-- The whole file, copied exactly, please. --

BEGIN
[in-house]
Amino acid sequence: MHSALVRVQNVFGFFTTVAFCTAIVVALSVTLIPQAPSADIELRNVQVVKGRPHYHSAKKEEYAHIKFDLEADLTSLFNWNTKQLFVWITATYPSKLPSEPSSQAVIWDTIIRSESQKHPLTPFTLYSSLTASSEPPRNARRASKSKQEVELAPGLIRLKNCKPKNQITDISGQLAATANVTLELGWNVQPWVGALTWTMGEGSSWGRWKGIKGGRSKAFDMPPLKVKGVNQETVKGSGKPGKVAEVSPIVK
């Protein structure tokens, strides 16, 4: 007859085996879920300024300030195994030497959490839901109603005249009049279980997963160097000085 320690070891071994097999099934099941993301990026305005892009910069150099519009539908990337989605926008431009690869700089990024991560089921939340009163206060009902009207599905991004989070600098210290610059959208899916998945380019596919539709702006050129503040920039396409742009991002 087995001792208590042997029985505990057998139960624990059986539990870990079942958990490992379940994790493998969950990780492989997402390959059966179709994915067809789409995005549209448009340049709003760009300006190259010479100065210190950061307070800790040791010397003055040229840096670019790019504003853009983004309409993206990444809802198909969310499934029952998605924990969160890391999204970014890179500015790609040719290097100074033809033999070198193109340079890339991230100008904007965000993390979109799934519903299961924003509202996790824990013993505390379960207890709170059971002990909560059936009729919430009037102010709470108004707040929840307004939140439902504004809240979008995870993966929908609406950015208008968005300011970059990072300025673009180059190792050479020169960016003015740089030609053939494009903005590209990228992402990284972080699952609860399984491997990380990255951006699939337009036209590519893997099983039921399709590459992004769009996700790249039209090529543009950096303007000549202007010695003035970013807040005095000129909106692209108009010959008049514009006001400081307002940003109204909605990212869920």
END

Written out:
[in-house]
Amino acid sequence: MHSALVRVQNVFGFFTTVAFCTAIVVALSVTLIPQAPSADIELRNVQVVKGRPHYHSAKKEEYAHIKFDLEADLTSLFNWNTKQLFVWITATYPSKLPSEPSSQAVIWDTIIRSESQKHPLTPFTLYSSLTASSEPPRNARRASKSKQEVELAPGLIRLKNCKPKNQITDISGQLAATANVTLELGWNVQPWVGALTWTMGEGSSWGRWKGIKGGRSKAFDMPPLKVKGVNQETVKGSGKPGKVAEVSPIVK
């Protein structure tokens, strides 16, 4: 007859085996879920300024300030195994030497959490839901109603005249009049279980997963160097000085 320690070891071994097999099934099941993301990026305005892009910069150099519009539908990337989605926008431009690869700089990024991560089921939340009163206060009902009207599905991004989070600098210290610059959208899916998945380019596919539709702006050129503040920039396409742009991002 087995001792208590042997029985505990057998139960624990059986539990870990079942958990490992379940994790493998969950990780492989997402390959059966179709994915067809789409995005549209448009340049709003760009300006190259010479100065210190950061307070800790040791010397003055040229840096670019790019504003853009983004309409993206990444809802198909969310499934029952998605924990969160890391999204970014890179500015790609040719290097100074033809033999070198193109340079890339991230100008904007965000993390979109799934519903299961924003509202996790824990013993505390379960207890709170059971002990909560059936009729919430009037102010709470108004707040929840307004939140439902504004809240979008995870993966929908609406950015208008968005300011970059990072300025673009180059190792050479020169960016003015740089030609053939494009903005590209990228992402990284972080699952609860399984491997990380990255951006699939337009036209590519893997099983039921399709590459992004769009996700790249039209090529543009950096303007000549202007010695003035970013807040005095000129909106692209108009010959008049514009006001400081307002940003109204909605990212869920």